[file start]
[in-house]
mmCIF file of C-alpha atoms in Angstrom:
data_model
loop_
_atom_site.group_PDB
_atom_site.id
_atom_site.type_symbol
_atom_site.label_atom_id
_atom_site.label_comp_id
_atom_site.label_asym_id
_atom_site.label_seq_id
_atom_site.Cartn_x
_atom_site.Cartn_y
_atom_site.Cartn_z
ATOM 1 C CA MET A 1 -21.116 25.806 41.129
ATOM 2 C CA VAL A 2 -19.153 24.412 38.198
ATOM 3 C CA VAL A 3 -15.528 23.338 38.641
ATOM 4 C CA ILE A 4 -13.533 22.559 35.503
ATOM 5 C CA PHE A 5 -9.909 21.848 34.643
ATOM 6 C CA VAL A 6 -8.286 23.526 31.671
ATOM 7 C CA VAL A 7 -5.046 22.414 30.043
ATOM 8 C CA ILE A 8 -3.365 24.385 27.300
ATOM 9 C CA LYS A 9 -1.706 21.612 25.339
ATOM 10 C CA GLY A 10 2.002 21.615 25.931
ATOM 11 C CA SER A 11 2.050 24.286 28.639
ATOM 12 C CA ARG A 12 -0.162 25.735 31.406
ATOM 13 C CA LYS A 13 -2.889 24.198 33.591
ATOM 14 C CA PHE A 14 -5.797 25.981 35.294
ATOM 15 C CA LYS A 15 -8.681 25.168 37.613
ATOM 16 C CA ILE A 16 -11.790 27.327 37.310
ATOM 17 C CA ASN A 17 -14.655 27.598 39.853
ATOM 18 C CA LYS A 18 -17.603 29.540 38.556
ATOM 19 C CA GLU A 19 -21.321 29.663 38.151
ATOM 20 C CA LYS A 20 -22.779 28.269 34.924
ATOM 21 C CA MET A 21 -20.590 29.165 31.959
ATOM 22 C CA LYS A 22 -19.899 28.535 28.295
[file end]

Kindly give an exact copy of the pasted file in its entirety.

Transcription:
[in-house]
mmCIF file of C-alpha atoms in Angstrom:
data_model
loop_
_atom_site.group_PDB
_atom_site.id
_atom_site.type_symbol
_atom_site.label_atom_id
_atom_site.label_comp_id
_atom_site.label_asym_id
_atom_site.label_seq_id
_atom_site.Cartn_x
_atom_site.Cartn_y
_atom_site.Cartn_z
ATOM 1 C CA MET A 1 -21.116 25.806 41.129
ATOM 2 C CA VAL A 2 -19.153 24.412 38.198
ATOM 3 C CA VAL A 3 -15.528 23.338 38.641
ATOM 4 C CA ILE A 4 -13.533 22.559 35.503
ATOM 5 C CA PHE A 5 -9.909 21.848 34.643
ATOM 6 C CA VAL A 6 -8.286 23.526 31.671
ATOM 7 C CA VAL A 7 -5.046 22.414 30.043
ATOM 8 C CA ILE A 8 -3.365 24.385 27.300
ATOM 9 C CA LYS A 9 -1.706 21.612 25.339
ATOM 10 C CA GLY A 10 2.002 21.615 25.931
ATOM 11 C CA SER A 11 2.050 24.286 28.639
ATOM 12 C CA ARG A 12 -0.162 25.735 31.406
ATOM 13 C CA LYS A 13 -2.889 24.198 33.591
ATOM 14 C CA PHE A 14 -5.797 25.981 35.294
ATOM 15 C CA LYS A 15 -8.681 25.168 37.613
ATOM 16 C CA ILE A 16 -11.790 27.327 37.310
ATOM 17 C CA ASN A 17 -14.655 27.598 39.853
ATOM 18 C CA LYS A 18 -17.603 29.540 38.556
ATOM 19 C CA GLU A 19 -21.321 29.663 38.151
ATOM 20 C CA LYS A 20 -22.779 28.269 34.924
ATOM 21 C CA MET A 21 -20.590 29.165 31.959
ATOM 22 C CA LYS A 22 -19.899 28.535 28.295